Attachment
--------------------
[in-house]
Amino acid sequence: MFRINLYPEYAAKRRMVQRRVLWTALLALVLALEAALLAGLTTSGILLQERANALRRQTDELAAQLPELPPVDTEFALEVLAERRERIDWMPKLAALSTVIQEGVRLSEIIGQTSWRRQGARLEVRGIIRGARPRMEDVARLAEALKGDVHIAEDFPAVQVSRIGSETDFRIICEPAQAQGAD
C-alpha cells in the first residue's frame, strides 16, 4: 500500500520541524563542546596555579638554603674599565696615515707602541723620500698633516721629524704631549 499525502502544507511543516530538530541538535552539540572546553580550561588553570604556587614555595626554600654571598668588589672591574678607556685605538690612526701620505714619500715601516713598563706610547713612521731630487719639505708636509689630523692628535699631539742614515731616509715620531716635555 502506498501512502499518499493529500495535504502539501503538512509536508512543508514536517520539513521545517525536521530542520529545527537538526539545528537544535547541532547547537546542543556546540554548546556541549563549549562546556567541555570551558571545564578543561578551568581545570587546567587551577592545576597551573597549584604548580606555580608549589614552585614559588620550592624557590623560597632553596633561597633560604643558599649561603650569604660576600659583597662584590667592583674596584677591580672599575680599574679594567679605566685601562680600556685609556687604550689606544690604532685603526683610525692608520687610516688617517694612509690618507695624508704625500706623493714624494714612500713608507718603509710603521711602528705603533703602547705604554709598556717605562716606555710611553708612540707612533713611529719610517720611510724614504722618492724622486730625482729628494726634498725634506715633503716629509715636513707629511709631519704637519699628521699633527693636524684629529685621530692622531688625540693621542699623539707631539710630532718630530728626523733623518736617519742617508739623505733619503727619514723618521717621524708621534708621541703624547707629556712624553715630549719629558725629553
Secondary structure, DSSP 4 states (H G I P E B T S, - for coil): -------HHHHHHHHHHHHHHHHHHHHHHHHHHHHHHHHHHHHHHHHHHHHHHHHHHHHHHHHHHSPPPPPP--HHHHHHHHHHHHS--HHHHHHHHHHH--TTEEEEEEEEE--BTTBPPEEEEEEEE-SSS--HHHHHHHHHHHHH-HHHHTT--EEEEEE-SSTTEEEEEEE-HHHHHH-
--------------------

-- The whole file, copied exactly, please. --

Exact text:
[in-house]
Amino acid sequence: MFRINLYPEYAAKRRMVQRRVLWTALLALVLALEAALLAGLTTSGILLQERANALRRQTDELAAQLPELPPVDTEFALEVLAERRERIDWMPKLAALSTVIQEGVRLSEIIGQTSWRRQGARLEVRGIIRGARPRMEDVARLAEALKGDVHIAEDFPAVQVSRIGSETDFRIICEPAQAQGAD
C-alpha cells in the first residue's frame, strides 16, 4: 500500500520541524563542546596555579638554603674599565696615515707602541723620500698633516721629524704631549 499525502502544507511543516530538530541538535552539540572546553580550561588553570604556587614555595626554600654571598668588589672591574678607556685605538690612526701620505714619500715601516713598563706610547713612521731630487719639505708636509689630523692628535699631539742614515731616509715620531716635555 502506498501512502499518499493529500495535504502539501503538512509536508512543508514536517520539513521545517525536521530542520529545527537538526539545528537544535547541532547547537546542543556546540554548546556541549563549549562546556567541555570551558571545564578543561578551568581545570587546567587551577592545576597551573597549584604548580606555580608549589614552585614559588620550592624557590623560597632553596633561597633560604643558599649561603650569604660576600659583597662584590667592583674596584677591580672599575680599574679594567679605566685601562680600556685609556687604550689606544690604532685603526683610525692608520687610516688617517694612509690618507695624508704625500706623493714624494714612500713608507718603509710603521711602528705603533703602547705604554709598556717605562716606555710611553708612540707612533713611529719610517720611510724614504722618492724622486730625482729628494726634498725634506715633503716629509715636513707629511709631519704637519699628521699633527693636524684629529685621530692622531688625540693621542699623539707631539710630532718630530728626523733623518736617519742617508739623505733619503727619514723618521717621524708621534708621541703624547707629556712624553715630549719629558725629553
Secondary structure, DSSP 4 states (H G I P E B T S, - for coil): -------HHHHHHHHHHHHHHHHHHHHHHHHHHHHHHHHHHHHHHHHHHHHHHHHHHHHHHHHHHSPPPPPP--HHHHHHHHHHHHS--HHHHHHHHHHH--TTEEEEEEEEE--BTTBPPEEEEEEEE-SSS--HHHHHHHHHHHHH-HHHHTT--EEEEEE-SSTTEEEEEEE-HHHHHH-